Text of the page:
Theft of Antiretroviral drugs (ARV) from government Central Medical Stores is believed to have caught a second wind with the Zimbabwean economic crisis providing a lucrative market for the illegal drugs.
The Voice of America this week quoted a World Health Organization doctor who revealed that there is an upsurge of illegal ARVs in Zimbabwe coming from Botswana where they are sourced cheaply.
In Zimbabwe, ARVs are very expensive and the food crisis has worsened the plight of people living with the deadly virus, the leading doctor told Radio VOP in an interview. While Botswana has invested millions of Pula in its ARV programme, estimates are that there are now more than three million people in Zimbabwe living with HIV and AIDS with about 12 people dying every 10 minutes because of lack of anti-retroviral drugs (ARVs).
The WHO doctor, who cannot be named for professional reasons, was in Zimbabwe to meet with Ministry of Health officials, including the Health Minister, David Parirenyatwa.
He is also a consultant for hospitals such as Parirenyatwa and Harare, which have HIV and AIDS programmes for cash-strapped citizens in Harare. He said while more than three million people were living with HIV and AIDS, only about 100 000 were on ARVs, the drugs that help treat HIV. Government provides drugs to about 60 000 of these, he said.
Botswana’s former Minister of Health, Sheila Tlou, last year told Parliament that she was aware of allegations of theft by ministry personnel of ARV drugs from Central Medical Stores for selling to both local and foreign pharmacies and to private medical practitioners.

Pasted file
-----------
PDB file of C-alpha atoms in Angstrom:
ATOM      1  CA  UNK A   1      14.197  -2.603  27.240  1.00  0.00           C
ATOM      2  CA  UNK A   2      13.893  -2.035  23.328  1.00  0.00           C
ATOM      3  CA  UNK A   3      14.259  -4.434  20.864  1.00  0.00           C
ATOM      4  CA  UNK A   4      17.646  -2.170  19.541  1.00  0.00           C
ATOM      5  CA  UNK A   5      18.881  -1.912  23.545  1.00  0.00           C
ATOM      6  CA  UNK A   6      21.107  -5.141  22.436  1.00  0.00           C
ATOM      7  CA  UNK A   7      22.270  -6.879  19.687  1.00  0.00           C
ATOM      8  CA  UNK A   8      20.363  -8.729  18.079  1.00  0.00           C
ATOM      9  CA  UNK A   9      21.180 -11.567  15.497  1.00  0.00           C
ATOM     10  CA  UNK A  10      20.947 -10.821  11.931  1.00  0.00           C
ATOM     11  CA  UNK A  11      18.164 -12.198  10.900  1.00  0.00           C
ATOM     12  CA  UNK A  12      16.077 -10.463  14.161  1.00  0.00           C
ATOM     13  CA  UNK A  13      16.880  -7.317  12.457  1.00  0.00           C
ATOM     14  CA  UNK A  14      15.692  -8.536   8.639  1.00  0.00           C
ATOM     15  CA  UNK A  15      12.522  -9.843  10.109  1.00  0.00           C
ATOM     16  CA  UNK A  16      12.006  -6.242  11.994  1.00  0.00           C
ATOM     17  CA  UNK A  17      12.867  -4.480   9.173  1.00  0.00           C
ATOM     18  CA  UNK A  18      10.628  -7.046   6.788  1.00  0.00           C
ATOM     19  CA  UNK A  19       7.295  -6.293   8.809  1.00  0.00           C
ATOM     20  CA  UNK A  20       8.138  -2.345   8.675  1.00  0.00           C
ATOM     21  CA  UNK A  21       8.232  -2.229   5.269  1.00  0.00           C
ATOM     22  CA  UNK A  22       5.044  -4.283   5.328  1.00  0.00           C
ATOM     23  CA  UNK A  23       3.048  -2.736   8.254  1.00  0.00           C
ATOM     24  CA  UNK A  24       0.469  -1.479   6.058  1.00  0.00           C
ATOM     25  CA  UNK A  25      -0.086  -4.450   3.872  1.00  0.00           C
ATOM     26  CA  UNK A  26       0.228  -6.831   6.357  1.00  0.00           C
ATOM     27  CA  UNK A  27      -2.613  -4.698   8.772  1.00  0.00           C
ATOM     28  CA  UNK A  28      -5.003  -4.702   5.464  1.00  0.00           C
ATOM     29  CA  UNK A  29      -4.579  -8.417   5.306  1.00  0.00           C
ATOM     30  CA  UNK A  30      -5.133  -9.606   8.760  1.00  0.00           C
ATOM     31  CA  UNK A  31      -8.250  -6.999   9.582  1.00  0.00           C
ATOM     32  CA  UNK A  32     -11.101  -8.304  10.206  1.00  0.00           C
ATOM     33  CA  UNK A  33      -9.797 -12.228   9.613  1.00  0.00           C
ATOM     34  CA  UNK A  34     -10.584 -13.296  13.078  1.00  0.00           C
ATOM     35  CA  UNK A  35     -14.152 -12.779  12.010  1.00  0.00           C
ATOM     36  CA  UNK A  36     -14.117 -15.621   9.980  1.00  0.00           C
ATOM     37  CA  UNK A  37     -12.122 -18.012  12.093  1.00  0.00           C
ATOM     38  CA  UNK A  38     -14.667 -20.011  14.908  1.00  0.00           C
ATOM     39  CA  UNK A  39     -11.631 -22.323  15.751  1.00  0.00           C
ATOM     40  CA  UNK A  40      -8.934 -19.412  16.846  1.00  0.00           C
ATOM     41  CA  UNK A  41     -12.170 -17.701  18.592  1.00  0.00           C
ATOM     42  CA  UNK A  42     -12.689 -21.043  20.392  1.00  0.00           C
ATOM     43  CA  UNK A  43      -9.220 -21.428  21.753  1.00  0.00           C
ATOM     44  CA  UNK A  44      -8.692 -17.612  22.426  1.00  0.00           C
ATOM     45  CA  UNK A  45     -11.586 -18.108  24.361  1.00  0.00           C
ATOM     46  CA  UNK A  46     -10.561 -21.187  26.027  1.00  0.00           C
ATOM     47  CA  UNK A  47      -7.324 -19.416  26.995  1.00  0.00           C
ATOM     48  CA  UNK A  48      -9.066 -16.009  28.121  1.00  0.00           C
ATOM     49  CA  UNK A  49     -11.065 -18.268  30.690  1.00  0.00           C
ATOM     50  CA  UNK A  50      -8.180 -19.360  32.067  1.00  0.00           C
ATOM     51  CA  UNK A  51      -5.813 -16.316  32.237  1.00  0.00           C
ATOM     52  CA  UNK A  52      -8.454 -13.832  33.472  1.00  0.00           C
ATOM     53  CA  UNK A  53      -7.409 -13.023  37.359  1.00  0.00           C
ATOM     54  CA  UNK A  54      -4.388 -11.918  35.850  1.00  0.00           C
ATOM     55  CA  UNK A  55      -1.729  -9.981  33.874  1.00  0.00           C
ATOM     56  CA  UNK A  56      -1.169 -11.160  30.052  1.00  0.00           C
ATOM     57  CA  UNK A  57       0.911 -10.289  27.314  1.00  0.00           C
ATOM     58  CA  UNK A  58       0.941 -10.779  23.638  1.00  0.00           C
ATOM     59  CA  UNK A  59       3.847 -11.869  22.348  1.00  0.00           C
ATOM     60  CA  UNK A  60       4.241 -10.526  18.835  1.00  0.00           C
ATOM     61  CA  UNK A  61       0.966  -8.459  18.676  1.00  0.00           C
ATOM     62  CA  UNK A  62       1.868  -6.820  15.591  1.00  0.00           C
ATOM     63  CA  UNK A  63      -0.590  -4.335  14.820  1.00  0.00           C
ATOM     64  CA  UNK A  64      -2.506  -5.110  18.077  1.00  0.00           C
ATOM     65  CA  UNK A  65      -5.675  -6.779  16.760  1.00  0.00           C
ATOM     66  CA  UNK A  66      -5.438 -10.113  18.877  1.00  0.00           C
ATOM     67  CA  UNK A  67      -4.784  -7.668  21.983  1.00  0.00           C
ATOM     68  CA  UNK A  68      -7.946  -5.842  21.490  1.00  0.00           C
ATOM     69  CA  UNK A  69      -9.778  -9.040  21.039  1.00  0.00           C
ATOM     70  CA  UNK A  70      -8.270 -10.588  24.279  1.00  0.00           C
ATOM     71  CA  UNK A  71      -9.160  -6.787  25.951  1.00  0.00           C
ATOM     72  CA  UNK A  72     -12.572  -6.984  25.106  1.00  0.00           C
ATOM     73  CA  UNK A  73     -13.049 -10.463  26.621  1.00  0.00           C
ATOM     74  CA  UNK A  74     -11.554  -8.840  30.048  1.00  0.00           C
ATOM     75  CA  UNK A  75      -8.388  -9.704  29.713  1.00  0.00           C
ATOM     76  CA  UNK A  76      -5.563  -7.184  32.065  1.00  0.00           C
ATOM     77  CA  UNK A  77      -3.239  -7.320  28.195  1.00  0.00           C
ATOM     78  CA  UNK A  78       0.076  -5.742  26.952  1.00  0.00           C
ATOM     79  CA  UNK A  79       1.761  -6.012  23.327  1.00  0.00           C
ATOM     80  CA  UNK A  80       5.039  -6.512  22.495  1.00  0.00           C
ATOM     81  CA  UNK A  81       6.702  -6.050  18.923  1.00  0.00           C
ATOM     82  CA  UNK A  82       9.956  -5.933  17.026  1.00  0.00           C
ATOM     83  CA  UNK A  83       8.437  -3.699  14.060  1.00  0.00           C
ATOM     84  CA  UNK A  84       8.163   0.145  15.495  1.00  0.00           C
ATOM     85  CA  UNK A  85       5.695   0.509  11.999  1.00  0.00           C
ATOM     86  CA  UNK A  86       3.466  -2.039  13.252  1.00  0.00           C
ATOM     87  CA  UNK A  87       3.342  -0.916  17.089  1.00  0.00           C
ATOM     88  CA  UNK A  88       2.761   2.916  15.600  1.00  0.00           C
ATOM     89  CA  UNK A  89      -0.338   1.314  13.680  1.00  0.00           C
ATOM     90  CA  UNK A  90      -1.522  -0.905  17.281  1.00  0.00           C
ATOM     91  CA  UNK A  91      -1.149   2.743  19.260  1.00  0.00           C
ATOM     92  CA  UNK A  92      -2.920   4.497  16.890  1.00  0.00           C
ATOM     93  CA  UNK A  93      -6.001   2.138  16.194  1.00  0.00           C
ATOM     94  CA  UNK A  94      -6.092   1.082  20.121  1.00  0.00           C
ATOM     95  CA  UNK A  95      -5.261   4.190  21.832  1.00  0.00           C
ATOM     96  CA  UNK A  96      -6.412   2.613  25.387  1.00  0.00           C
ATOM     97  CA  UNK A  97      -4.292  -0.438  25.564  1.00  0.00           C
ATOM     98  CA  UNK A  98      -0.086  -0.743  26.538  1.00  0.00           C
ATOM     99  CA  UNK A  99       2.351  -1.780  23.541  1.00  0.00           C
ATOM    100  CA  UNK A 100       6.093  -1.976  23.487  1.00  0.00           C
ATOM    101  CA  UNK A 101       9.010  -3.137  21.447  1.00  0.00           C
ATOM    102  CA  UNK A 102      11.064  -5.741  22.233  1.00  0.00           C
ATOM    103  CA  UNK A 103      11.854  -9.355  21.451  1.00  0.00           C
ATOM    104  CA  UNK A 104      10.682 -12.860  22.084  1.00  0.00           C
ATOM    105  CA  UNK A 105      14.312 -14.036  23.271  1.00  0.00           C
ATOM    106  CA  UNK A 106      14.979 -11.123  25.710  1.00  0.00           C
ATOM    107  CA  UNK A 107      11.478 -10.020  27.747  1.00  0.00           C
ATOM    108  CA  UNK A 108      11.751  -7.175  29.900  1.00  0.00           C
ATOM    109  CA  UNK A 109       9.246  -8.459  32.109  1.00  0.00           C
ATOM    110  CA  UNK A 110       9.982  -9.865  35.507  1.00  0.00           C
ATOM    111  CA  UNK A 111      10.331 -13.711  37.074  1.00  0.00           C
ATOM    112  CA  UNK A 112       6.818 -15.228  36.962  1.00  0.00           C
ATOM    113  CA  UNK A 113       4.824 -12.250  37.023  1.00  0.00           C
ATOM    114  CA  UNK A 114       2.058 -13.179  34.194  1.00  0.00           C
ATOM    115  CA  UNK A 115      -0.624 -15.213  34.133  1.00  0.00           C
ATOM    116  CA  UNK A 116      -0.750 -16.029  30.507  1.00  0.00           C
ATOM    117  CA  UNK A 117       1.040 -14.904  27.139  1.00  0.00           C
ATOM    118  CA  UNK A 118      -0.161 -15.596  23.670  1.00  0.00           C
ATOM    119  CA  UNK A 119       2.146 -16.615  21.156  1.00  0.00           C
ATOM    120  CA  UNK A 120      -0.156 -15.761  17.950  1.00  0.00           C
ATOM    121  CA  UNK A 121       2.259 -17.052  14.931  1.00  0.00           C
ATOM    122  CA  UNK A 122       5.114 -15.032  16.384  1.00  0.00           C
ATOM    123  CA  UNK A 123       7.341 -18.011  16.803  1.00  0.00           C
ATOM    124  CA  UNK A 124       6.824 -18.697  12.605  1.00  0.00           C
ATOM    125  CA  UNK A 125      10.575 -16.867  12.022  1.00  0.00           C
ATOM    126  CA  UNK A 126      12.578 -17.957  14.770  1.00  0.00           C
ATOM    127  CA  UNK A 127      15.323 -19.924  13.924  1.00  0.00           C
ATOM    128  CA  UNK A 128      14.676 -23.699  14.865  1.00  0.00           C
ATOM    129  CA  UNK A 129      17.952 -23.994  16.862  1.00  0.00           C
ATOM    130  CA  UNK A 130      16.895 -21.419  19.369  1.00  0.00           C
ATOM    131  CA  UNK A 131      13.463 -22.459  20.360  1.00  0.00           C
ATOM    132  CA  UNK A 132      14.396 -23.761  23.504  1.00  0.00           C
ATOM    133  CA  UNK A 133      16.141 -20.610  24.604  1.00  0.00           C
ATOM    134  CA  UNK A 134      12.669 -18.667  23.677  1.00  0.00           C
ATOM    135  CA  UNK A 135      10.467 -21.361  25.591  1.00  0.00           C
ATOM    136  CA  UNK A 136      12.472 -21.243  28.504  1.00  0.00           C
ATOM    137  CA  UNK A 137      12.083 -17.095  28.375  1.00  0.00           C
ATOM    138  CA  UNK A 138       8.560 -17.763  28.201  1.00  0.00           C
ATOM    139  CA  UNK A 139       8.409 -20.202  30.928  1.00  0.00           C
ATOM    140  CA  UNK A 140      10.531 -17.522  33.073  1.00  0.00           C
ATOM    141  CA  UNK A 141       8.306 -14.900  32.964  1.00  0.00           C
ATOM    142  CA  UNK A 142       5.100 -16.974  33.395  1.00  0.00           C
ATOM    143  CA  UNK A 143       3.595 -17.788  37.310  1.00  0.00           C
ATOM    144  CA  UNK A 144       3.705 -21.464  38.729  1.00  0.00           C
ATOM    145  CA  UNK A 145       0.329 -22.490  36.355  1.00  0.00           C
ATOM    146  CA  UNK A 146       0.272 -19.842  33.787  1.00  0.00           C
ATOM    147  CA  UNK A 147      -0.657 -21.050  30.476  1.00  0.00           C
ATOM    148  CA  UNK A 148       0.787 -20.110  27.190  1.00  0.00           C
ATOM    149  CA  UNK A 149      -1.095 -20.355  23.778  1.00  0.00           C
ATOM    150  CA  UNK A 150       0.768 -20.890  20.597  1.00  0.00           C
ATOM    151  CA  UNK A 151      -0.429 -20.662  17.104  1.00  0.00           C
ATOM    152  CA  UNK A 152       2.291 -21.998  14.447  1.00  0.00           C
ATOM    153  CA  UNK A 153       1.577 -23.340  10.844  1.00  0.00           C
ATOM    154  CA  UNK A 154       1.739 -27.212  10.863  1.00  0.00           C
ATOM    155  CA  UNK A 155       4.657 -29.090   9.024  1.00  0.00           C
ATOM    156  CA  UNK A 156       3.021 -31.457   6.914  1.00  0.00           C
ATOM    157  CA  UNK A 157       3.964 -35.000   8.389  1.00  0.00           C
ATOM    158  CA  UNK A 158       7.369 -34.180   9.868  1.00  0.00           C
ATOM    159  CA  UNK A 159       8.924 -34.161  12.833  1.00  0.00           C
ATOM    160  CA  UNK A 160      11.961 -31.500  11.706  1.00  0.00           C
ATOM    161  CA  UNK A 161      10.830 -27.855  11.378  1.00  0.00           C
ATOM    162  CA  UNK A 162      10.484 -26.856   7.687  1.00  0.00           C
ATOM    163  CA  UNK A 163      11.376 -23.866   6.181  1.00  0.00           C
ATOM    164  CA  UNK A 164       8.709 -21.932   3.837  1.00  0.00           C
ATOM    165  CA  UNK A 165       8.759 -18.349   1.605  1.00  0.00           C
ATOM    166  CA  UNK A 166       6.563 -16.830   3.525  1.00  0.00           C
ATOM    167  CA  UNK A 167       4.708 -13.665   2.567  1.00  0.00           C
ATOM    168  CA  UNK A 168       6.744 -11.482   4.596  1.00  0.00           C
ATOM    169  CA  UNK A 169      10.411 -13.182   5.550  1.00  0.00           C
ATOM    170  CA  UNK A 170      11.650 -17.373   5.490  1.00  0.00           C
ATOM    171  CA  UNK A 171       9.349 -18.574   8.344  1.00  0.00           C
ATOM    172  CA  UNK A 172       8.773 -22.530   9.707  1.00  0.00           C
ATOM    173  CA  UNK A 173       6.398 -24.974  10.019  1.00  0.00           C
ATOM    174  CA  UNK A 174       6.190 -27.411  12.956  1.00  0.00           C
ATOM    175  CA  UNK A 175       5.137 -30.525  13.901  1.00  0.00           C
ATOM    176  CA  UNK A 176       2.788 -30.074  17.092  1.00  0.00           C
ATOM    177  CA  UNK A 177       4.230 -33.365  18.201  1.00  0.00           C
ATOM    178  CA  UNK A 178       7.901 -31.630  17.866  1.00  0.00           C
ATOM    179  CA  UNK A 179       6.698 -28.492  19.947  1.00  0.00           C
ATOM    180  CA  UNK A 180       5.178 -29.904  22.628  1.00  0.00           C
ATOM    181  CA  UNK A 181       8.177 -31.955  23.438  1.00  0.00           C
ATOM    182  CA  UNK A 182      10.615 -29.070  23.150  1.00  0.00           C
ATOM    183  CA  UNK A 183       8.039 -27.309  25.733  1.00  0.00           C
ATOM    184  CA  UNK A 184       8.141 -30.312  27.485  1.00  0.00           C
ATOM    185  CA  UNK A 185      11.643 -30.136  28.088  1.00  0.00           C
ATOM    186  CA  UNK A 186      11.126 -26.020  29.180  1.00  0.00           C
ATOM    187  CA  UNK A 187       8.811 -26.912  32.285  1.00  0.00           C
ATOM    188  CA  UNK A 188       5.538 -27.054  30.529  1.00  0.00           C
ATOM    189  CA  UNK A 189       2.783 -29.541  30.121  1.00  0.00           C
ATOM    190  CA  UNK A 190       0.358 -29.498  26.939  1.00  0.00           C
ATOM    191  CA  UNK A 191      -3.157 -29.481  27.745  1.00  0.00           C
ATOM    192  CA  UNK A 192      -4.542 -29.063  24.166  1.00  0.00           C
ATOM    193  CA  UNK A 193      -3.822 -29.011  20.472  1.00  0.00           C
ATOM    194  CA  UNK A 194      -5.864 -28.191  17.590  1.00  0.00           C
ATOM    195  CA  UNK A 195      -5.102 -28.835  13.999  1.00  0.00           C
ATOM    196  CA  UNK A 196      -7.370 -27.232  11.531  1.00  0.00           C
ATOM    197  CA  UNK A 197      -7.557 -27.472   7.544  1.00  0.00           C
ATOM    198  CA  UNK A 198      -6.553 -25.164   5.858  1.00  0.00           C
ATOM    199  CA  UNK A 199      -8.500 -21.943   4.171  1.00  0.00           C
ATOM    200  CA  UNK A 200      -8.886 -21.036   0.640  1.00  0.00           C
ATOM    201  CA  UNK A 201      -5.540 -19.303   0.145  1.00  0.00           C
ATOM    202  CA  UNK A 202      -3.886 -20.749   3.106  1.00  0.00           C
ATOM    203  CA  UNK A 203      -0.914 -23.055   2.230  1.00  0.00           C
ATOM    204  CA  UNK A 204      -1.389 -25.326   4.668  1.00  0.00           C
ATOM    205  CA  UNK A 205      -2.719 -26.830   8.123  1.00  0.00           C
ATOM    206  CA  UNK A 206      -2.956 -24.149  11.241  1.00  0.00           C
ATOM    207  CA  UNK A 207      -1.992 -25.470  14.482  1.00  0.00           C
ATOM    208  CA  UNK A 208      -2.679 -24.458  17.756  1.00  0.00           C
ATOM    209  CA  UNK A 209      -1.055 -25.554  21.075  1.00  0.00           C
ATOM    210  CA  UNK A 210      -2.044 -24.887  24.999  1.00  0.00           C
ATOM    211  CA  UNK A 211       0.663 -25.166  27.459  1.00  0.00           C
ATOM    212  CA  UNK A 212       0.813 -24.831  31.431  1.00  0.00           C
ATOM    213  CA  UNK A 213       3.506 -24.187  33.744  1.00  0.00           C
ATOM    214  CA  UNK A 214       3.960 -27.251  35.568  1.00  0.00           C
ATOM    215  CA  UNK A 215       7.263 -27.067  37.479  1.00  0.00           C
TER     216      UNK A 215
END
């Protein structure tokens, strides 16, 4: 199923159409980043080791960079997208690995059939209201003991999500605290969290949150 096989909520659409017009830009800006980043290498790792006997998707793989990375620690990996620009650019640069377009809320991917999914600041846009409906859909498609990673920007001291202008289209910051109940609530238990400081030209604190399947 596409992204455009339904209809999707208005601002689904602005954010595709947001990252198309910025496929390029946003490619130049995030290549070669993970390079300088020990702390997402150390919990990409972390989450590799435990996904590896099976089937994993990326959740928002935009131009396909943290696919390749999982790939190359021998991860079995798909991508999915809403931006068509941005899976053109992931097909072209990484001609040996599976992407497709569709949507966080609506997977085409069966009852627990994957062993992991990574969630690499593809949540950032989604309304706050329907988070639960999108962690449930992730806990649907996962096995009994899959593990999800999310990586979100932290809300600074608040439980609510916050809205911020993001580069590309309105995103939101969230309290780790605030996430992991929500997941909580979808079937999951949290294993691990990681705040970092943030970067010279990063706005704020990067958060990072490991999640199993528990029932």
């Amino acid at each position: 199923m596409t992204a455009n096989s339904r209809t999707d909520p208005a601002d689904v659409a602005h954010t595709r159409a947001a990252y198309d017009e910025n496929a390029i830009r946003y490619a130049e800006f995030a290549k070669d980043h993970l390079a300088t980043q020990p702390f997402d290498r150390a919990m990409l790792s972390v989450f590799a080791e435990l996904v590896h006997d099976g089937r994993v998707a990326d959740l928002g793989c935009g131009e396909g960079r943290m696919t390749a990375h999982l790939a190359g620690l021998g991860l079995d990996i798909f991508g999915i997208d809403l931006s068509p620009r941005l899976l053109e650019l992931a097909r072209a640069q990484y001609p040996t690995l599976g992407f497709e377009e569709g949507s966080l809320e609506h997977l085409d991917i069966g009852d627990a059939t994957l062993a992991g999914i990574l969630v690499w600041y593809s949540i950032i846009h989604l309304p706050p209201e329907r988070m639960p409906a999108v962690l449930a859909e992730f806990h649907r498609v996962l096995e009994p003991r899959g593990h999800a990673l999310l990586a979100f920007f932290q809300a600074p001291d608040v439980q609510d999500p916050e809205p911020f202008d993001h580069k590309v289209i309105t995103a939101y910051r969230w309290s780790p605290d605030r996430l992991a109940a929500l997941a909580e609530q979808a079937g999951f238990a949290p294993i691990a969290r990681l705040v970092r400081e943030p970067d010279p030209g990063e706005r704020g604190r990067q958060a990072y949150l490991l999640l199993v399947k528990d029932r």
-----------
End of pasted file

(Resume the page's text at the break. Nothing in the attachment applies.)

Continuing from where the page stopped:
Tlou promised government that closed circuit television, access cards, private security guards and body searches were some of the measures which would be employed to curb theft of ARV drugs at Central Medical Stores (CMS).
“We are also processing a tender for private security guards and authority has been granted for searching all persons coming into/leaving Central Medical Stores,” she said.
Reports from Zimbabwe, however, indicate that the volume of illegal ARVs trafficked from Botswana has shot up following Zimbabwe’s economic melt down and rise in HIV\AIDS cases.
Another study, by Transparency International, suggests that besides theft by medical personnel, some AIDS patients who are on ARVs may be selling their prescriptions to raise money for food.
“At the petty end are patients who sell their own medication because it is the only valuable commodity they have,” stated the Transparency International report for Sub Sahara Africa.
Francistown High Court Judge, Justice Moses Chinhengo, last month presided over a high profile ARV theft case in which Bashi Mokwatso, Metlha Maphanyane and a Nigerian, Okolo Anthony Ikechukwu, allegedly broke into the Infectious Disease Clinic Centre at the Maun General Hospital pharmacy twenty months ago and stole ARV tablets worth P128, 080.
Mokwatso and Maphanyane were sentenced to four and half years imprisonment and Ikechukwu to three and half years.
Okechukwu lost a court bid last year when he applied to be deported to Nigeria after he was slapped with a presidential decree declaring him a Prohibited Immigrant (PI).
His uncle, Dr Henry, who owned a clinic in Maun, was declared a prohibited immigrant and later deported to his native country. In is judgment, the judge noted that:
“The evidence as a whole suggests strongly that Okechukwu acted in consultation with and at the instance of Dr Henry. He was a young man at the time and entirely dependent on him.
“In my view he could not have gone out of his way on his own to purchase the drugs for Okavango Family Clinic without the full knowledge, consent and participation of De Henry,” Chinhengo decided.